The first two months of 2022 have seen a rapid series of interventions from the UK Government addressing the cladding and building safety crisis. Those interventions cover policy announcements, a Financial Conduct Authority (FCA) investigation and, most recently, the publication of draft legislative changes that substantially alter the legal framework in this area.
These developments, following closely on from interventions targeted at developers and manufacturers, will need to be closely monitored by construction insurers as well as other stakeholders. In this article, we summarise some of these key developments and assess their impact in the medium-term for the UK construction insurance market.
January 2022 - developers and manufacturers
Responsibility for meeting the growing cost of remediating buildings continues to be a contentious area of public policy. January 2022 saw Michael Gove, the Secretary of State for Levelling Up, Housing and Communities, scrap a plan by his predecessor, Robert Jenrick, to require leaseholders to pay for the cost of fire safety repairs in residential blocks of between 11m-18m in height.
|In its place, the Government has set a deadline of early March 2022 for developers to agree a fully funded plan of action, including remediating unsafe cladding on 11-18 metre buildings, currently estimated to be in the region of £4 billion.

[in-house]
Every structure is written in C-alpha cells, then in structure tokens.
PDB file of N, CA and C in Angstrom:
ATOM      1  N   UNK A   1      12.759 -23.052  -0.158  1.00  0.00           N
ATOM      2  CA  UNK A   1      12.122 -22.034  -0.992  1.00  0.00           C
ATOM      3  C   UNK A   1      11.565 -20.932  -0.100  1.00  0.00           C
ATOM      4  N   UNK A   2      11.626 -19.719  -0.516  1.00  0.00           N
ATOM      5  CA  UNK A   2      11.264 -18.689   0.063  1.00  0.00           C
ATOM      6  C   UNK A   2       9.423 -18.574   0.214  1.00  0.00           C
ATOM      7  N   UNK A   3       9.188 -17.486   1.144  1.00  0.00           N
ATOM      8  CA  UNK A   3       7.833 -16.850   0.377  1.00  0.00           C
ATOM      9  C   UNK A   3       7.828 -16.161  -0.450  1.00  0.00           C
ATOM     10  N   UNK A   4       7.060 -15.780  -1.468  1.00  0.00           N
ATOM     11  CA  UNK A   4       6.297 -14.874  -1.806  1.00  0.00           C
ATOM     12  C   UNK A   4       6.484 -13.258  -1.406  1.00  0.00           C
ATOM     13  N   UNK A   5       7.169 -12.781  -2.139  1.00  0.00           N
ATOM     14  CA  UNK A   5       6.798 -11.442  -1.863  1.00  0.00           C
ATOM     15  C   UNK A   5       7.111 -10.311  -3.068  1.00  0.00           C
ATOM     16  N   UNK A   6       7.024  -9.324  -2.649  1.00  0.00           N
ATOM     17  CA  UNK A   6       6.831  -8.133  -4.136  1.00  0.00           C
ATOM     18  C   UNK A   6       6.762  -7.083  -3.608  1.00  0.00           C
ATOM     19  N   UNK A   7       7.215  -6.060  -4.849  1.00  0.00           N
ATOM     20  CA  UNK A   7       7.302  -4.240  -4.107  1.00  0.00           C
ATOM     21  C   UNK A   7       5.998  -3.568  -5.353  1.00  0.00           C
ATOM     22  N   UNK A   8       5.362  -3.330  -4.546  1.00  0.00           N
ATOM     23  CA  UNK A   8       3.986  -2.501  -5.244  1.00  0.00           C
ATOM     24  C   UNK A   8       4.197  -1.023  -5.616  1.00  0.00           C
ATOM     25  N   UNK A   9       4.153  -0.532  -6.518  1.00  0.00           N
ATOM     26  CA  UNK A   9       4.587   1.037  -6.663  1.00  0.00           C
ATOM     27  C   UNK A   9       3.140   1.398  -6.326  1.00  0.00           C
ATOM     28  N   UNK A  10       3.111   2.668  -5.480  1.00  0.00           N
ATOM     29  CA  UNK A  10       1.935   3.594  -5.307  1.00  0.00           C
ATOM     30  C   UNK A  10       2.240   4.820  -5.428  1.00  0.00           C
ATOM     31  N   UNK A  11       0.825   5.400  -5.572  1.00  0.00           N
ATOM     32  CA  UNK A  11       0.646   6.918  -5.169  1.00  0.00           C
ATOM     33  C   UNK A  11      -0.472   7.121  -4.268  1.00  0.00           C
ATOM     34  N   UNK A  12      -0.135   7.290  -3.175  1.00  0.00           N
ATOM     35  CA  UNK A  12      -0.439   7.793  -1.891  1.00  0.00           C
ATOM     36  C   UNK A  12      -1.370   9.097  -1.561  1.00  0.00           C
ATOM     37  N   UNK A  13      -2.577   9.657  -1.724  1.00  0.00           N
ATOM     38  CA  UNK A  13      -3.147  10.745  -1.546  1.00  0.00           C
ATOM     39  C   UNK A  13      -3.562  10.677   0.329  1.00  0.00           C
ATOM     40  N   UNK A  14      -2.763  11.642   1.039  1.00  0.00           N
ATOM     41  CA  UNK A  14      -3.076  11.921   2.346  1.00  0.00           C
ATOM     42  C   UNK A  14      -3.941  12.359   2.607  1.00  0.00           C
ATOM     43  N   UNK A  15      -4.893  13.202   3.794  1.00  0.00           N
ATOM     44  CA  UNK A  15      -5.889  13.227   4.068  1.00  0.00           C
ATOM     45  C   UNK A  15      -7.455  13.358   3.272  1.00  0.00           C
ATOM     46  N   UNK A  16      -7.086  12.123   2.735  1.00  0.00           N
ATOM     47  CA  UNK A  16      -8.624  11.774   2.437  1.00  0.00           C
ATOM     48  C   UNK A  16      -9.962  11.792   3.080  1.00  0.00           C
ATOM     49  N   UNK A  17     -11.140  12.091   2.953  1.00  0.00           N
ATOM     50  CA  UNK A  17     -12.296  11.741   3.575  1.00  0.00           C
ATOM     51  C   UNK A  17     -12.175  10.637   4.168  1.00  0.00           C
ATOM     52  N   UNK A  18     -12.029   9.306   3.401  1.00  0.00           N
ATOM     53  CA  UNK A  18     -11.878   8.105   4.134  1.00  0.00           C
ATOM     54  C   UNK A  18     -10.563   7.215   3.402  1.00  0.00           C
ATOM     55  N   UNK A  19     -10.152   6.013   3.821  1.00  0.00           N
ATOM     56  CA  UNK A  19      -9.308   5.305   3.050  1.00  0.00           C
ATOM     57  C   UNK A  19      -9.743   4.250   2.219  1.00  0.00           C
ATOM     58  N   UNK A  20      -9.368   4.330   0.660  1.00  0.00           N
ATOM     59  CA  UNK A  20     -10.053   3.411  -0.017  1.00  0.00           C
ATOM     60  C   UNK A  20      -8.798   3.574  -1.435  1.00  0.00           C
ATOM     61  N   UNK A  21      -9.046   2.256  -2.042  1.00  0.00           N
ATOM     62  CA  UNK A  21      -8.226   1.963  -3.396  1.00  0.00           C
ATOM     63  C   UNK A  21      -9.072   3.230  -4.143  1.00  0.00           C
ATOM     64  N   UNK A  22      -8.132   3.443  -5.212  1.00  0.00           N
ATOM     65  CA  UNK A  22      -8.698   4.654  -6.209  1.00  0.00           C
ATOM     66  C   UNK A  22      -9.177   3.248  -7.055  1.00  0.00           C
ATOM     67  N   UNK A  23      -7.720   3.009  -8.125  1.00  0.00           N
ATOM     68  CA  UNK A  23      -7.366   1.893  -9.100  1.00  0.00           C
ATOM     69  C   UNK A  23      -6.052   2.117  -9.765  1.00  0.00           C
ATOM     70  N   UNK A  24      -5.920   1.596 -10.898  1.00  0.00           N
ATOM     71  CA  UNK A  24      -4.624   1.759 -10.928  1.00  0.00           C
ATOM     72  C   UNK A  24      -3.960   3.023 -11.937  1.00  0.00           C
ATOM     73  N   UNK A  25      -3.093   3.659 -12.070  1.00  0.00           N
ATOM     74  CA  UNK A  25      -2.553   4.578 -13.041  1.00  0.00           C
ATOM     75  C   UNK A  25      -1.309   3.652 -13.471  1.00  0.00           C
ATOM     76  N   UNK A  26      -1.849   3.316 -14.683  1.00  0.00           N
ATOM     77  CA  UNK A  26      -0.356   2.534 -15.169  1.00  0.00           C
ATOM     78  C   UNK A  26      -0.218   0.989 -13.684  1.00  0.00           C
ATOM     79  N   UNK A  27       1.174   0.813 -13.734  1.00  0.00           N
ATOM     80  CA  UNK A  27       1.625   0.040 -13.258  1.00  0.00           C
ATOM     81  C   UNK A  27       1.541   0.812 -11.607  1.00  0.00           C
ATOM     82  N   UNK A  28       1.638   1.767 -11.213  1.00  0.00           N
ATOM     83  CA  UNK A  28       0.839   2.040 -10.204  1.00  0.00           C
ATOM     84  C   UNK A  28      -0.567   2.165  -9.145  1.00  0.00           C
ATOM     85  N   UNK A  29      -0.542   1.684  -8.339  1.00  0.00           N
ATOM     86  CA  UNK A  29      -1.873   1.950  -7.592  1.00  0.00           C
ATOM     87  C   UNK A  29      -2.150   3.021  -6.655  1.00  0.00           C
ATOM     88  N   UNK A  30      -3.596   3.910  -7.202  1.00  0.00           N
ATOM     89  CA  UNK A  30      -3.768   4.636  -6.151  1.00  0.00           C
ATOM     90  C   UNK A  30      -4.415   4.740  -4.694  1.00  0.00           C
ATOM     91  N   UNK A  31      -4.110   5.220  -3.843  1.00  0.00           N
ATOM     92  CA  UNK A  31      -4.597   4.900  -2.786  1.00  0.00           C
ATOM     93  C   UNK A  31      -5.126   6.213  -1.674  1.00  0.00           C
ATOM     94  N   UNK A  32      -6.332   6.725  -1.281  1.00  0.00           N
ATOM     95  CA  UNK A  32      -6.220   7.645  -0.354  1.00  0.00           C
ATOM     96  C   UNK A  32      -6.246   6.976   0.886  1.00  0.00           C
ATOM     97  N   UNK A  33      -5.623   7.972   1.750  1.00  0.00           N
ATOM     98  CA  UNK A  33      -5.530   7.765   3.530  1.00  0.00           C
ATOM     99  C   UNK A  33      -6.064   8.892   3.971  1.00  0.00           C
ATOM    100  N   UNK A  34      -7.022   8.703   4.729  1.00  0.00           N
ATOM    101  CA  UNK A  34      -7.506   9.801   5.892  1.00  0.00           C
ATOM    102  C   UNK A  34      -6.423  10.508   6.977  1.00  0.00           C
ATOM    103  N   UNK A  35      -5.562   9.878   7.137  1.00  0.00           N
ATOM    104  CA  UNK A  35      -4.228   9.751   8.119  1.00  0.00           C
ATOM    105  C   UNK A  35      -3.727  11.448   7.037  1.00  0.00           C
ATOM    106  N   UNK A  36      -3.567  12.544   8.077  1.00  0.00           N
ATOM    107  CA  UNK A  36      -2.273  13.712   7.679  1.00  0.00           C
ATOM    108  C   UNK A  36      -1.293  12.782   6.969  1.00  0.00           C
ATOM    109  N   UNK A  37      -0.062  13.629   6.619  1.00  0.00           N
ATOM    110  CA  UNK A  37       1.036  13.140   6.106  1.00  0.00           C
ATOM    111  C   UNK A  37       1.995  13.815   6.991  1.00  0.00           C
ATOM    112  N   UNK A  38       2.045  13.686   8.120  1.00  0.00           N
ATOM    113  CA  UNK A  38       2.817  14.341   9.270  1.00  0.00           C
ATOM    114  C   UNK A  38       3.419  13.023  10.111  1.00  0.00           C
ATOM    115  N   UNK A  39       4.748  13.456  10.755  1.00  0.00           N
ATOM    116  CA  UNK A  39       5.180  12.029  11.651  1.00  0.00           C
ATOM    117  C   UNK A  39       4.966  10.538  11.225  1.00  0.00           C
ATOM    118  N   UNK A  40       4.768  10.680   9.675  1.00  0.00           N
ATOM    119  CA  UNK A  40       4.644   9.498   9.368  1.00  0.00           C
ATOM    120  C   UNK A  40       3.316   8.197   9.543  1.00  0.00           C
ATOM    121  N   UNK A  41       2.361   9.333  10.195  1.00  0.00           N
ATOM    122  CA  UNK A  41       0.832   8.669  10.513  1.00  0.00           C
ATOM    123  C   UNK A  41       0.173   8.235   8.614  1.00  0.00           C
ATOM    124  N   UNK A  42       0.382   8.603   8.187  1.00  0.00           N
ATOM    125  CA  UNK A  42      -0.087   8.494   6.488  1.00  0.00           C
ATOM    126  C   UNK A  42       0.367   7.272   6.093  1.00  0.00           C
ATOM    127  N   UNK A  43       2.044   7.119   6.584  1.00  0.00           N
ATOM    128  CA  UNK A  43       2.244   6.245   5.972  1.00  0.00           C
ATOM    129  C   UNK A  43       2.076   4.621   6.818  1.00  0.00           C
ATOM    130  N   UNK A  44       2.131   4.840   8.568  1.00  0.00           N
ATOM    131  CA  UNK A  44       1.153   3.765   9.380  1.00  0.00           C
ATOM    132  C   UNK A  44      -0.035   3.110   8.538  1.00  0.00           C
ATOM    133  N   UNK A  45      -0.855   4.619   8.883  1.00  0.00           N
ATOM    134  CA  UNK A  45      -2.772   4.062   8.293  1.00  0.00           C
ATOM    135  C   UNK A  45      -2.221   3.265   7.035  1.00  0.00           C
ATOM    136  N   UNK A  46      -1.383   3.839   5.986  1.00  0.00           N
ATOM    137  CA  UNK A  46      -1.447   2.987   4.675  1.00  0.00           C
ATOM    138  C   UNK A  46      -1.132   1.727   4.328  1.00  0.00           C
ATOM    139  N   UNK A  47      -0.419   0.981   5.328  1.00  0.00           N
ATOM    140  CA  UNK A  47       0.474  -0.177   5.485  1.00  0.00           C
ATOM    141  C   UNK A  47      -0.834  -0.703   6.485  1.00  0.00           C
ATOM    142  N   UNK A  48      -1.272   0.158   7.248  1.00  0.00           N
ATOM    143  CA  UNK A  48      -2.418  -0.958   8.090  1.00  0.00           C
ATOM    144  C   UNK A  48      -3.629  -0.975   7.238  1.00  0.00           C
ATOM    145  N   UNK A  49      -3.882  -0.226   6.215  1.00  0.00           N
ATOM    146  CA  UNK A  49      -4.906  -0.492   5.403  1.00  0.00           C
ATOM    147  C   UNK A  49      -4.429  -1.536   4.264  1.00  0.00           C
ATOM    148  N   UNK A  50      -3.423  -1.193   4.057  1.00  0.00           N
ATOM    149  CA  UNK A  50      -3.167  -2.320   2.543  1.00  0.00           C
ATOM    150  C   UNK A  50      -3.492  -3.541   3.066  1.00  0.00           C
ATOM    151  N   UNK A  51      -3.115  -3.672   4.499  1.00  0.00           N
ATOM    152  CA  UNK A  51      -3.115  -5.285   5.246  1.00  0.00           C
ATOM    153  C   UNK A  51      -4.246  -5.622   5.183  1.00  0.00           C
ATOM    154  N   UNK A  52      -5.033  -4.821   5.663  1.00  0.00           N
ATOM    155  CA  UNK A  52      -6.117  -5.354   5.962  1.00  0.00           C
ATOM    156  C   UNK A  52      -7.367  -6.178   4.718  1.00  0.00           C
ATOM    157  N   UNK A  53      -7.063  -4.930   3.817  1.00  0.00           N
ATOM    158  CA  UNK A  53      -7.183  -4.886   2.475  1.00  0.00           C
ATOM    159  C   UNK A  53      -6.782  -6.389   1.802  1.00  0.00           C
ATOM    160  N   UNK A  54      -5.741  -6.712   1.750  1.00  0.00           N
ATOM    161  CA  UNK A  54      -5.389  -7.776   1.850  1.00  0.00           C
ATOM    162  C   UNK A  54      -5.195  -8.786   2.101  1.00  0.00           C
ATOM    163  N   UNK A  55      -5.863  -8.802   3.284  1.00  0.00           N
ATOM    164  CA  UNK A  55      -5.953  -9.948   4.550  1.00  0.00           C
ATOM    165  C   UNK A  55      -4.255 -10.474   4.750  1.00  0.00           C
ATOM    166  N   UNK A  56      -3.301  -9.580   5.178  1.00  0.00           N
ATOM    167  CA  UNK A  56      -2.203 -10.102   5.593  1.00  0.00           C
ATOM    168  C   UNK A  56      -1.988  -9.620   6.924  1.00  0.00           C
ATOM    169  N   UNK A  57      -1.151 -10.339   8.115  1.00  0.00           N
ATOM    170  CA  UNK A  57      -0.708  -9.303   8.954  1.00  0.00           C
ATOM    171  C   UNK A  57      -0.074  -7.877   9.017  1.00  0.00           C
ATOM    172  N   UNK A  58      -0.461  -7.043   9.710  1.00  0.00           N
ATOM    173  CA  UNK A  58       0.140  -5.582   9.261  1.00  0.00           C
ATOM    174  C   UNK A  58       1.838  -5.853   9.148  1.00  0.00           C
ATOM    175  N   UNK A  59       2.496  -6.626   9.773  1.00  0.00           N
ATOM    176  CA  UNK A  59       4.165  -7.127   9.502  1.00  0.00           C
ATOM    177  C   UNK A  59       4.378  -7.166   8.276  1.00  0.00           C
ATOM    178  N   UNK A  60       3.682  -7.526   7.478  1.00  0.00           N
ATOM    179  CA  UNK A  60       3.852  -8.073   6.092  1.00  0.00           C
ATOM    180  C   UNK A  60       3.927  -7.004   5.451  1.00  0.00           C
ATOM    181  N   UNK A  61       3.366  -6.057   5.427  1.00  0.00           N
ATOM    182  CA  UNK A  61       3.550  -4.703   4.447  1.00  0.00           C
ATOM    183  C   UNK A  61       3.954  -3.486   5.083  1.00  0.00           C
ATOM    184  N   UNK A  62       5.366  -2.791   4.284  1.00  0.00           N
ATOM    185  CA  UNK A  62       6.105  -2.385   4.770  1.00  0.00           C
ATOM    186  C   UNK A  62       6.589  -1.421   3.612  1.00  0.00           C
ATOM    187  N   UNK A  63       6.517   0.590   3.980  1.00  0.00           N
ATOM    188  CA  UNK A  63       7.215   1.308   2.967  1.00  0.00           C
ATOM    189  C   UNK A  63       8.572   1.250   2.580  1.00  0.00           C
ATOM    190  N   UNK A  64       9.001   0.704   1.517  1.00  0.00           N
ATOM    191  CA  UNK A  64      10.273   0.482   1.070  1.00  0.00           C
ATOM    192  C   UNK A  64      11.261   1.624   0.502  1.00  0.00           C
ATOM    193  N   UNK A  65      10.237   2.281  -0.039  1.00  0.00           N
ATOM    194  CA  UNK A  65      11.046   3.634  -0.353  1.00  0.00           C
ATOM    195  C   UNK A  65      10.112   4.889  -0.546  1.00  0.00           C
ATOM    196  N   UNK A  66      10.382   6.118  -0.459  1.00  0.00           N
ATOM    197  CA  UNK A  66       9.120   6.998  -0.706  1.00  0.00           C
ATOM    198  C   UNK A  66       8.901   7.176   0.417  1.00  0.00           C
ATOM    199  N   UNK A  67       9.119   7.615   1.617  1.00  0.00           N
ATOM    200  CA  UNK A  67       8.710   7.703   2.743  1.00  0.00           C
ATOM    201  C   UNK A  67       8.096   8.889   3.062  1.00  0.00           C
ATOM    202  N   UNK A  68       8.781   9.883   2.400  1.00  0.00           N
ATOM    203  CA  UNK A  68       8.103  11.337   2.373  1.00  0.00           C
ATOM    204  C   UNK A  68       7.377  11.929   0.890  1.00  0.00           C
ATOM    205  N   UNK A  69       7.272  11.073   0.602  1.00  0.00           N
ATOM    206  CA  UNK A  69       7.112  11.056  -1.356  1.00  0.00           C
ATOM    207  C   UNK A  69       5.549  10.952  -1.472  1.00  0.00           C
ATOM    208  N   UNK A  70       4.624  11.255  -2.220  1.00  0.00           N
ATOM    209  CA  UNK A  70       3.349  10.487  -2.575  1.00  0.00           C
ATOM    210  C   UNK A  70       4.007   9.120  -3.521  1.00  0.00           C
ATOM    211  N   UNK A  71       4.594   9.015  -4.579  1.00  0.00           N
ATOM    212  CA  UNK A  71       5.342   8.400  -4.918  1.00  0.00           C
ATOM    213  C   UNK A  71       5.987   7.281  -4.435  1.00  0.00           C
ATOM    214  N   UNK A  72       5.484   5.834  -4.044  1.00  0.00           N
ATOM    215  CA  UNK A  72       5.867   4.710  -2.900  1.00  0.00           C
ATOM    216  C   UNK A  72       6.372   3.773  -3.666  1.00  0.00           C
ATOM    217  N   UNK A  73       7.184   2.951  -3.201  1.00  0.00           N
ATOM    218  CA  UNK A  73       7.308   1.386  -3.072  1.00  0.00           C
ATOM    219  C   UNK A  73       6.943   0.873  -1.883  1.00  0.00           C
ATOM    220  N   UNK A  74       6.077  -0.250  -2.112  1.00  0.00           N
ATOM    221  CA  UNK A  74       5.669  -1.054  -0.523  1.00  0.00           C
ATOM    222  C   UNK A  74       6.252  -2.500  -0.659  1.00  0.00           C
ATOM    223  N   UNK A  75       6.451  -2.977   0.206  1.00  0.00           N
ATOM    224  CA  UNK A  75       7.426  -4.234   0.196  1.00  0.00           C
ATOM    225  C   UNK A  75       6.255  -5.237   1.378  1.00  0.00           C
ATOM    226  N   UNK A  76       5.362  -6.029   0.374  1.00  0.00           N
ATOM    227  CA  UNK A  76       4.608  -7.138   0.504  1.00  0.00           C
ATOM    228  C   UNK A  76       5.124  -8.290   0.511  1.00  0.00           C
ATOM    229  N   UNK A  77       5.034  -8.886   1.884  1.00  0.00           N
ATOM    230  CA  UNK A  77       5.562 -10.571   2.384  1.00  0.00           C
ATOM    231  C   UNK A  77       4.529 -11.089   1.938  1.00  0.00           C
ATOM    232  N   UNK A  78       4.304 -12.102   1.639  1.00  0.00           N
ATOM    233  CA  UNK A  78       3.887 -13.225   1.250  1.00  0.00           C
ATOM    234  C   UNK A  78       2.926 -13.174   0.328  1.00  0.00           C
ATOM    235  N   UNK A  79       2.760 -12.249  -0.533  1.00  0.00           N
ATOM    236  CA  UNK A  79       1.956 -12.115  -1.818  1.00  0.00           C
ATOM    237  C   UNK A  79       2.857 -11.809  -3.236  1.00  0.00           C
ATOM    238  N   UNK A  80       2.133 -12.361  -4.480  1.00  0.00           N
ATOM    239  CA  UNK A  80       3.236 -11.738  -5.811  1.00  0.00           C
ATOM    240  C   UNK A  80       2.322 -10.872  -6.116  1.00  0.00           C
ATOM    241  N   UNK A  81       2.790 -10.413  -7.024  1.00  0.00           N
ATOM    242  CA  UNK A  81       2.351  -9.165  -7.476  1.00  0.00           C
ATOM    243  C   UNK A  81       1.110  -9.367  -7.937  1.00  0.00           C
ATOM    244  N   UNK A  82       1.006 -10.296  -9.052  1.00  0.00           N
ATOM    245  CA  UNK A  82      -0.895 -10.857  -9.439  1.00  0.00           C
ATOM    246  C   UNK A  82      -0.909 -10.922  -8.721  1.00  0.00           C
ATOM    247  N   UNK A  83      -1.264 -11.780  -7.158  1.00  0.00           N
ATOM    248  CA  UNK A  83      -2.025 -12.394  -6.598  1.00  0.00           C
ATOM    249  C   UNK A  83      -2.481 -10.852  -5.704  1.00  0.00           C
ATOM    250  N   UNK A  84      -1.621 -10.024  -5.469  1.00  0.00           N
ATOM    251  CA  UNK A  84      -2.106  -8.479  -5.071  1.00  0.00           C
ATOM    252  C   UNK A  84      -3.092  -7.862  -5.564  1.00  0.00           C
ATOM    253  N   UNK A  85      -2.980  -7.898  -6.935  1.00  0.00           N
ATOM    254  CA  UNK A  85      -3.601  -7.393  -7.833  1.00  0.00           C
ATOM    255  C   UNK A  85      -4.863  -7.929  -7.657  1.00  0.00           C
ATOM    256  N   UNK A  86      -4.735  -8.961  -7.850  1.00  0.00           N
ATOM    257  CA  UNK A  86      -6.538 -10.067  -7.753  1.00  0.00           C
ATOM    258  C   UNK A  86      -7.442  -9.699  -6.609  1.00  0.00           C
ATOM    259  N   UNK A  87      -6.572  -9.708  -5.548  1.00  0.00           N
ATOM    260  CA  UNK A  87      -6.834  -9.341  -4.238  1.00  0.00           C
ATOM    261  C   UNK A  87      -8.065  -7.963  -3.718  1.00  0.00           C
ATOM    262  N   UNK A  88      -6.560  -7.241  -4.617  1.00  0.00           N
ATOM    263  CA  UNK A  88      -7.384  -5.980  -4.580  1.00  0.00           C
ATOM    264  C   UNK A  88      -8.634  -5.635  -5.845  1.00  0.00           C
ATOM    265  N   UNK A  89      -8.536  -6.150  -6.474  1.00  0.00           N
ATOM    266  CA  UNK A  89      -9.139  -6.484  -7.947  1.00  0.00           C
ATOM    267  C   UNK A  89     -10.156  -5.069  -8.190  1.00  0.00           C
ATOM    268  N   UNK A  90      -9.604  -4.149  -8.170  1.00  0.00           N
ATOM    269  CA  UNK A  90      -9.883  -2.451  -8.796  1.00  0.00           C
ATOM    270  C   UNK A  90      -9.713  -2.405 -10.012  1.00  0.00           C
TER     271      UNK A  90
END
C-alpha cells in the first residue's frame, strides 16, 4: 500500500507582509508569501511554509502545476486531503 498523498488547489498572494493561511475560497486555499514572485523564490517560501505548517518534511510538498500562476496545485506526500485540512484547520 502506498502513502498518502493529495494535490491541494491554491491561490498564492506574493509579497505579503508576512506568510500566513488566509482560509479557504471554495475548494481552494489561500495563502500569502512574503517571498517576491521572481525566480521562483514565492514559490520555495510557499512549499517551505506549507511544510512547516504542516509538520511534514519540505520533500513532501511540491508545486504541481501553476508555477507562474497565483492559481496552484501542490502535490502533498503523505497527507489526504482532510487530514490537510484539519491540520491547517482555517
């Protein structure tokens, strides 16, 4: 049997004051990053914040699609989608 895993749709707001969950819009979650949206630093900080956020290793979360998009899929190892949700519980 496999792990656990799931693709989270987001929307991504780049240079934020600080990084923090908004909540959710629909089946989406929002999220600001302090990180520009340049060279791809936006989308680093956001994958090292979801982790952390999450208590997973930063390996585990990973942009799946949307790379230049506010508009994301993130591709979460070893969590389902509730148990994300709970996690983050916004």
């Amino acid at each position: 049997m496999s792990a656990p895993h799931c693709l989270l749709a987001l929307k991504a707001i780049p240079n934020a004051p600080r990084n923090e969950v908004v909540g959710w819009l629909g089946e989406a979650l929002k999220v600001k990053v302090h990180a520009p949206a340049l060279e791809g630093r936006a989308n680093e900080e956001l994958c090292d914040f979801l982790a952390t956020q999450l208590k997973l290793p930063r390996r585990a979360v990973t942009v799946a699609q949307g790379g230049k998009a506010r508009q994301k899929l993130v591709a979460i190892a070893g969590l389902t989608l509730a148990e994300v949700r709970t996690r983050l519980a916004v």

Developers have already raised objections to the proposals. The Home Builders Federation (HBF) has, for instance, drawn attention to a purported lack of cost controls within the UK Government’s Building Safety Fund and the Private Residential Aluminium Composite Material (ACM) Cladding Remediation Fund. This suggests that the sums applied for and awarded through the fund appear to be abnormally large or have generated ‘betterment’ beyond the remediation necessary to make buildings safe.
The HBF has also publicly announced that it is considering its position on the legality of the proposals, which target only UK home builders who are already working on their buildings and not foreign companies and investment vehicles “responsible for a large proportion of the remaining buildings that require remediation”.
|Nonetheless, the HBF has issued an initial response to the Government, which provides that they will resolve fire safety concerns on buildings over 11m, remediate buildings dating back to 1 January 2000 and withdraw from the Building Safety Fund.
In exchange for these proposals, the HBF has requested that there be "no further call on our members in respect of these issues, except insofar as is currently enshrined in law". It remains to be seen whether the HBF’s proposals will be sufficient to prevent further action from government.